Your next calls should be related to the funeral and burial plans outlined in your spouse's estate plan. For many folks, that means calling a funeral home, which will coordinate transportation of your spouse's remains and help you start planning the services your spouse wanted. The funeral home should also report your spouse's death to the Social Security Administration and help you obtain a death certificate, which you'll need when dealing with government and financial institutions. Again, you may need more than one, so order five or more official, certified copies.

If your spouse was a military veteran, you should also contact the Veteran’s Administration to ask about burial and survivor's benefits.

Making these arrangements can be emotionally taxing and overwhelming. Don't hesitate to reach out to friends and family who can help you make calls, narrow down decisions, and hold your hand at the end of the day.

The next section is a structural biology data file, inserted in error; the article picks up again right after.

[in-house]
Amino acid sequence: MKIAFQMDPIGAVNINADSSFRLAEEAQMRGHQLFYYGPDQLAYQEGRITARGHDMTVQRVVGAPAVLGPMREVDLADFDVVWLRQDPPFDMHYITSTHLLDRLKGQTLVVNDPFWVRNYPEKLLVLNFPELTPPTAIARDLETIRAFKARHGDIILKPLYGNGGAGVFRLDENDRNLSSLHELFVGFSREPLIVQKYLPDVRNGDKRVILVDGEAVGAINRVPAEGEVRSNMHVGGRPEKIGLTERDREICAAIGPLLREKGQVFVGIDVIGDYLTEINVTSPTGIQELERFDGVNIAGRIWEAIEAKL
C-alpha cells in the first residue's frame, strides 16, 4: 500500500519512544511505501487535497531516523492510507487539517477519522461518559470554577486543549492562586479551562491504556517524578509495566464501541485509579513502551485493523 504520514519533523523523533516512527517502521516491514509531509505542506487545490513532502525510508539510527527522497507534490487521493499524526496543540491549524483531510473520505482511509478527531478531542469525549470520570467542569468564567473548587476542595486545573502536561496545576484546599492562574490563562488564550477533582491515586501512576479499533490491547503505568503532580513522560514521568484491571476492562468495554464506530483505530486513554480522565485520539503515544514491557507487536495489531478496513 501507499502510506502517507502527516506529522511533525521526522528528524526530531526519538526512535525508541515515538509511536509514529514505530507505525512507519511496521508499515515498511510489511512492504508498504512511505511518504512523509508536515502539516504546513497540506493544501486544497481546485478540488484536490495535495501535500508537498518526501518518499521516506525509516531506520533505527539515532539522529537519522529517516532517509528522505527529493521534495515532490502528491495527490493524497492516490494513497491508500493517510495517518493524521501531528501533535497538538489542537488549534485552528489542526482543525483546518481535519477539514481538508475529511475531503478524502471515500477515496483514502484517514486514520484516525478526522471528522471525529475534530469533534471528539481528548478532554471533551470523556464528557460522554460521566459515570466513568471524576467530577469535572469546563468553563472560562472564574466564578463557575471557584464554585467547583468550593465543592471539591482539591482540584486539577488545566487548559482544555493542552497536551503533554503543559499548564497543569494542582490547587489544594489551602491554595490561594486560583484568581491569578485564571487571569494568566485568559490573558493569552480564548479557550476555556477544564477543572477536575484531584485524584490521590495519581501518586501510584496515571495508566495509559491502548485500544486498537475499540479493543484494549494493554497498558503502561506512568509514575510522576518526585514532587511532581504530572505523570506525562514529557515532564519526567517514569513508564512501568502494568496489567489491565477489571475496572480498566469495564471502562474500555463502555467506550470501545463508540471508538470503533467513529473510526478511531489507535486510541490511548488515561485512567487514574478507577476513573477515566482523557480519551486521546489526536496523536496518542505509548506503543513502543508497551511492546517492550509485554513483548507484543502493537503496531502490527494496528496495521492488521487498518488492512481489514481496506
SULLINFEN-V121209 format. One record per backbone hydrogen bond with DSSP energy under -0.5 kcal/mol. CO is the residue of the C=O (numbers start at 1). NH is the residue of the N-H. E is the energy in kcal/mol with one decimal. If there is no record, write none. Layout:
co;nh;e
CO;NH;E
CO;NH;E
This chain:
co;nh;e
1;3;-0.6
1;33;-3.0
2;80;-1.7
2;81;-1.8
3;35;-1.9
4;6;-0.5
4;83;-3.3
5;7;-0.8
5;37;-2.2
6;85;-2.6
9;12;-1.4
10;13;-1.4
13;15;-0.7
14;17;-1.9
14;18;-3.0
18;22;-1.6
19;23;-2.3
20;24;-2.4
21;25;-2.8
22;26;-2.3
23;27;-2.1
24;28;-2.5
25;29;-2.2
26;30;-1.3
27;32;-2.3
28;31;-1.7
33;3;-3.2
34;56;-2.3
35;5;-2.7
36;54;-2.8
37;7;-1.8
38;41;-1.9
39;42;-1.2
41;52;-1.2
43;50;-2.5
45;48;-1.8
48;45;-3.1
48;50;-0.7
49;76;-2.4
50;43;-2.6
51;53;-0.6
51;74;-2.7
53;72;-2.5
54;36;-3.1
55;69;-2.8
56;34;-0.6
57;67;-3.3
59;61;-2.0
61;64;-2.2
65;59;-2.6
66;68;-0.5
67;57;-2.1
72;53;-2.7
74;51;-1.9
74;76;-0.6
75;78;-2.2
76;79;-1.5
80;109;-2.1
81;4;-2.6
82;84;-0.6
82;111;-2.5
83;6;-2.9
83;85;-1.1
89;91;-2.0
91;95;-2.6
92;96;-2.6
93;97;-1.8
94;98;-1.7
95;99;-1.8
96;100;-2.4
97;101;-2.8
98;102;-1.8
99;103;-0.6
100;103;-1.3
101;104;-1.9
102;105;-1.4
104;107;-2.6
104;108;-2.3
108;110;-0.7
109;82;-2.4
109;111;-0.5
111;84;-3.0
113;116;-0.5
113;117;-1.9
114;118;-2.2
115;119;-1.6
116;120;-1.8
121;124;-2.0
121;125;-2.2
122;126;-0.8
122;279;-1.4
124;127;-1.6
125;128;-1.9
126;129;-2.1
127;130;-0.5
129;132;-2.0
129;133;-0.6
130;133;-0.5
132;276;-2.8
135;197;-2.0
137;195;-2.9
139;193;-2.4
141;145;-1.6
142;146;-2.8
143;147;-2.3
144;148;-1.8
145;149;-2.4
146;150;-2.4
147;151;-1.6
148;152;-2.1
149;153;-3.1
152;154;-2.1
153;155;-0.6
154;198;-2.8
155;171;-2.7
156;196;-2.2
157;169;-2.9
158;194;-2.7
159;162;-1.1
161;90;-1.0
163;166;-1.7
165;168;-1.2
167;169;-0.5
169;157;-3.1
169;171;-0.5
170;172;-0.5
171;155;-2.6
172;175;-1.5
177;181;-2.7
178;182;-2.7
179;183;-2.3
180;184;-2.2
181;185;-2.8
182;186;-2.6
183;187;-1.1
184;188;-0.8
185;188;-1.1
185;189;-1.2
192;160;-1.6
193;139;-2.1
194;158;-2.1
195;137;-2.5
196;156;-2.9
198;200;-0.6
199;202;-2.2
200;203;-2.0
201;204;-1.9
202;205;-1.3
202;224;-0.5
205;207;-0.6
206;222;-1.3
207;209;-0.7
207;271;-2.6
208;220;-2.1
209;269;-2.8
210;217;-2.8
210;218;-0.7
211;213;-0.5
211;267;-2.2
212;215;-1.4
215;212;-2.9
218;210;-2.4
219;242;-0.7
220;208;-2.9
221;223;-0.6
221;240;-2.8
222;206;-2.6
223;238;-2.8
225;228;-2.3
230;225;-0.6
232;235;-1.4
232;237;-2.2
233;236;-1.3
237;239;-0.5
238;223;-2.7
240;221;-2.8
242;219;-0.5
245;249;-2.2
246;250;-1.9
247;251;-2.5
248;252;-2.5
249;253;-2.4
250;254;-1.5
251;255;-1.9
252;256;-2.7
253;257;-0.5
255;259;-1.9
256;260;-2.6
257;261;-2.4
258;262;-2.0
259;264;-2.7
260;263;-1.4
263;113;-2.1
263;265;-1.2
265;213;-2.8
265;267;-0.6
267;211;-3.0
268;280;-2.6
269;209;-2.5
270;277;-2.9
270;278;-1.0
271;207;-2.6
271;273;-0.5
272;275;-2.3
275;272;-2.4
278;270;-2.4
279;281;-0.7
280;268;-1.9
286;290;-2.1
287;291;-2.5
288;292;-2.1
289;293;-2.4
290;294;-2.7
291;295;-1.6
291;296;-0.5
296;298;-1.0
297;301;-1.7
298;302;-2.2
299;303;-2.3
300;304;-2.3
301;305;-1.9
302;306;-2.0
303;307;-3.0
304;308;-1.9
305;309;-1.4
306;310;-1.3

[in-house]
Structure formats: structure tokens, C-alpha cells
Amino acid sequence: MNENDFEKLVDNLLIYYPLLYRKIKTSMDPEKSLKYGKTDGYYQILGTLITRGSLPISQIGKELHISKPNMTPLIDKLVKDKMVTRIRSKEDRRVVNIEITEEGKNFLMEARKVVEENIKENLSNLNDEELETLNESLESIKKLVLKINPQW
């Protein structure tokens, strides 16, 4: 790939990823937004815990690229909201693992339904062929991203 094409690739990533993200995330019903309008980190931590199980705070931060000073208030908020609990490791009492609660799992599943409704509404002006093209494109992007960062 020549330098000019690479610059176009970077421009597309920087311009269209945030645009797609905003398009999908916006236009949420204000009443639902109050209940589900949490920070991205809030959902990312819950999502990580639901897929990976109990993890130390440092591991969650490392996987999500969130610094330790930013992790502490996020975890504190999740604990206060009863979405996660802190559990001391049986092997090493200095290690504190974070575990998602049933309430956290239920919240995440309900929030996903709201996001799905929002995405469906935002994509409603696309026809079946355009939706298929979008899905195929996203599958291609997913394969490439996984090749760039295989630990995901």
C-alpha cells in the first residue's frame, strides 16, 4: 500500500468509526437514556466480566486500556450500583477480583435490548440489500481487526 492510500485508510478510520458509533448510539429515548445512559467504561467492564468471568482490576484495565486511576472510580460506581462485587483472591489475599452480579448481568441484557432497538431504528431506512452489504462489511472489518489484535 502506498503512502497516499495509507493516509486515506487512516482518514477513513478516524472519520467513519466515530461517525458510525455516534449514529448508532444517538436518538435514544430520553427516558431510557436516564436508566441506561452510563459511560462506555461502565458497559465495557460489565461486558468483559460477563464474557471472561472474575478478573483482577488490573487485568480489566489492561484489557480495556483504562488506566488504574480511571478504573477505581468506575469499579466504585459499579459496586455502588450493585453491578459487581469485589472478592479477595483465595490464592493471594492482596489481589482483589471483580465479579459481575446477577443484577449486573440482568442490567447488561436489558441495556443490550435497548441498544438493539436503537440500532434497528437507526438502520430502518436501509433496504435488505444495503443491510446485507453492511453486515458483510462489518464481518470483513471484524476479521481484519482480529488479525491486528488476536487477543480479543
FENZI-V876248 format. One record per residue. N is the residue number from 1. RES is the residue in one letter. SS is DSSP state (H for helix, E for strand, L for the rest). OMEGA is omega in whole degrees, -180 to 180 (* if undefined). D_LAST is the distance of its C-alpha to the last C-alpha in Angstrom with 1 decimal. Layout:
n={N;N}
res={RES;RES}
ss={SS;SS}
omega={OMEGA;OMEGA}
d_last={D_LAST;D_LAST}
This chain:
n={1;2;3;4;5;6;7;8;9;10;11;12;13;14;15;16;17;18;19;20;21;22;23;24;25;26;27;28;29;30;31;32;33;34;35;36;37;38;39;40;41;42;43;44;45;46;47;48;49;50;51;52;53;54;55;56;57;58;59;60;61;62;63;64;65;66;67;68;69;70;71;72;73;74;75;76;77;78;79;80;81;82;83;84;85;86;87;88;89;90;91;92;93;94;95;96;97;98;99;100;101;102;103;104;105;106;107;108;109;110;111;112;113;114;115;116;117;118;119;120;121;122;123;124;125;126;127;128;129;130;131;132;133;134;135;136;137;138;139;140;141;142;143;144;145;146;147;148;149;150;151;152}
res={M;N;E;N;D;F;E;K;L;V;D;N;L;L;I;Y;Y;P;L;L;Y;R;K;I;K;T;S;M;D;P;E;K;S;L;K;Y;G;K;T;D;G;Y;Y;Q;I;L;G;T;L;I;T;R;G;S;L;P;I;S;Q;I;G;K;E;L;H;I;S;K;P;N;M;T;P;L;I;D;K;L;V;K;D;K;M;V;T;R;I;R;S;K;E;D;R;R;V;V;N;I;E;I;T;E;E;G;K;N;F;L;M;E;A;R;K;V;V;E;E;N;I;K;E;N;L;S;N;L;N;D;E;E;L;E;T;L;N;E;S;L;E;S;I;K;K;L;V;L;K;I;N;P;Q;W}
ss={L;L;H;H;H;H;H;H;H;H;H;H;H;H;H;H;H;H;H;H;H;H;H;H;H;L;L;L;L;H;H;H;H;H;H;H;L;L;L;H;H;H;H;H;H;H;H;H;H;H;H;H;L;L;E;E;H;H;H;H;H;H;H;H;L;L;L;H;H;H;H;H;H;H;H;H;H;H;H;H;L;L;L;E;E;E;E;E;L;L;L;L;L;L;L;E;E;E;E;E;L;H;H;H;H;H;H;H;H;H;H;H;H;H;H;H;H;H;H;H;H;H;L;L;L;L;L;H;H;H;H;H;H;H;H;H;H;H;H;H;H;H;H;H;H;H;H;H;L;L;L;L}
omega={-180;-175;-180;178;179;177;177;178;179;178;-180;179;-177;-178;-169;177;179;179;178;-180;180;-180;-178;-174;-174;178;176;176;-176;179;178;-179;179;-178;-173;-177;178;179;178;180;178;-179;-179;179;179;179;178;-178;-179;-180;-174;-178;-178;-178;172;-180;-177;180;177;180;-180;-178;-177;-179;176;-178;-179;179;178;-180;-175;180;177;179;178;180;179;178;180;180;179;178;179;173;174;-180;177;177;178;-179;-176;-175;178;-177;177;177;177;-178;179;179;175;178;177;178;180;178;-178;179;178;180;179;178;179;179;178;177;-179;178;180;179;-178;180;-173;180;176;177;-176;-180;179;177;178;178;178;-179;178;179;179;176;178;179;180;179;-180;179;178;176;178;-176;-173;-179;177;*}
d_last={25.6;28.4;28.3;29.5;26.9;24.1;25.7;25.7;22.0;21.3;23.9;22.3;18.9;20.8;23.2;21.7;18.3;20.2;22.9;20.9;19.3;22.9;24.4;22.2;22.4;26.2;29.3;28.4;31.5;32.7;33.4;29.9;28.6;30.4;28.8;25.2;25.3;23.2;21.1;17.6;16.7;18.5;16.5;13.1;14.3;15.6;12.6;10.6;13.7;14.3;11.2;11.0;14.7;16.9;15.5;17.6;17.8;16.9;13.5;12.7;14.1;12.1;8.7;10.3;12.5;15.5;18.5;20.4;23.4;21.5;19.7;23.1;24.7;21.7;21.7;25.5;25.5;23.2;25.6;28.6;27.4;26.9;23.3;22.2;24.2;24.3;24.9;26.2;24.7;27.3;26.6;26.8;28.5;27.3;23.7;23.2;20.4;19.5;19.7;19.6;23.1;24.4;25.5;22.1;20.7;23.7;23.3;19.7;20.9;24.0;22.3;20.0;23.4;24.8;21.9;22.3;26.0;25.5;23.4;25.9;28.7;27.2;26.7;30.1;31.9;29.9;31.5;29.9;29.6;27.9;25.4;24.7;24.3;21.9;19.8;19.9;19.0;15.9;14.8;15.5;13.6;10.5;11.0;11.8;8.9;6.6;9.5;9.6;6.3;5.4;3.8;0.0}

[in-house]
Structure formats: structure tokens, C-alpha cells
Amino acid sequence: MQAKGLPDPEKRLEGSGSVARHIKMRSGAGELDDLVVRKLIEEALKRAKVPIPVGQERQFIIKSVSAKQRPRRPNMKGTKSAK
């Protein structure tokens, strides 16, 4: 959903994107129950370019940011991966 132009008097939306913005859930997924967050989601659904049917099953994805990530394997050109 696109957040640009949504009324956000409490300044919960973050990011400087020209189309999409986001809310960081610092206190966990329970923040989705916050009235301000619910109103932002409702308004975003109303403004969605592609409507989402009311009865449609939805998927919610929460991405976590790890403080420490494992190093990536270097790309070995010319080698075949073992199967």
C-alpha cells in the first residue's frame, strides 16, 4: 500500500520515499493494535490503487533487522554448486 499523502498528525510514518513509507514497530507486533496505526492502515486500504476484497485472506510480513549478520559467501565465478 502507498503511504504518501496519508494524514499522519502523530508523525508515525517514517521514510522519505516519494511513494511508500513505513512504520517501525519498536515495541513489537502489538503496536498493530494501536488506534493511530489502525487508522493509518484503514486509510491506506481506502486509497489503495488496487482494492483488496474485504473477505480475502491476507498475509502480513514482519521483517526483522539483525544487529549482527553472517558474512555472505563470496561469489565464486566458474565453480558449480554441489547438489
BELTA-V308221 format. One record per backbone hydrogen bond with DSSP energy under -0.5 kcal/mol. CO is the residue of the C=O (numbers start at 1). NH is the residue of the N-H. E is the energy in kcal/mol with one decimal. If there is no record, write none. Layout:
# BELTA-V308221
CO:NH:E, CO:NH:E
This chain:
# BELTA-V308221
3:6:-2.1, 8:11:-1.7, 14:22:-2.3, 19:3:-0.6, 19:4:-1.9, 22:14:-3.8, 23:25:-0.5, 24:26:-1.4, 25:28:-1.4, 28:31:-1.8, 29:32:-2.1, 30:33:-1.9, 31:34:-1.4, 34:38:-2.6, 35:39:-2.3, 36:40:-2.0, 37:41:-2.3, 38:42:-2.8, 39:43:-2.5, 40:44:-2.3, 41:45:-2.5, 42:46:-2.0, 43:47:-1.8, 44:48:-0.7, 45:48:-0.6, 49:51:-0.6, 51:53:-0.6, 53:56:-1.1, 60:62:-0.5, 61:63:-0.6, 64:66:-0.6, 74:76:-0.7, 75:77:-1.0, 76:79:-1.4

4. Contact financial and government institutions. 

Next, you'll need to start working through your spouse's finances.

Call your spouse's financial institutions and insurers to see what kinds of documentation they require. But before you make any decisions about closing accounts or transferring money, talk to your financial advisor about the best plan of action around things like estate tax and, depending on where you live, inheritance tax.

Call the Social Security Administration or visit your local office to confirm that the funeral home reported your spouse’s death and to apply for survivor's benefits. The SSA is supposed to cancel your spouse's Medicare plan but keep an eye out on your first few bank statements to make sure you aren't still getting charged.

If your spouse was still working or receiving a pension, also call his or her former employer to see if there are any payments or benefits due to you.

5. Review online accounts, memberships, subscriptions, service plans, and personal items. 

Finally, we move down to some checklist items that aren't as pressing as the above, but that you shouldn't overlook.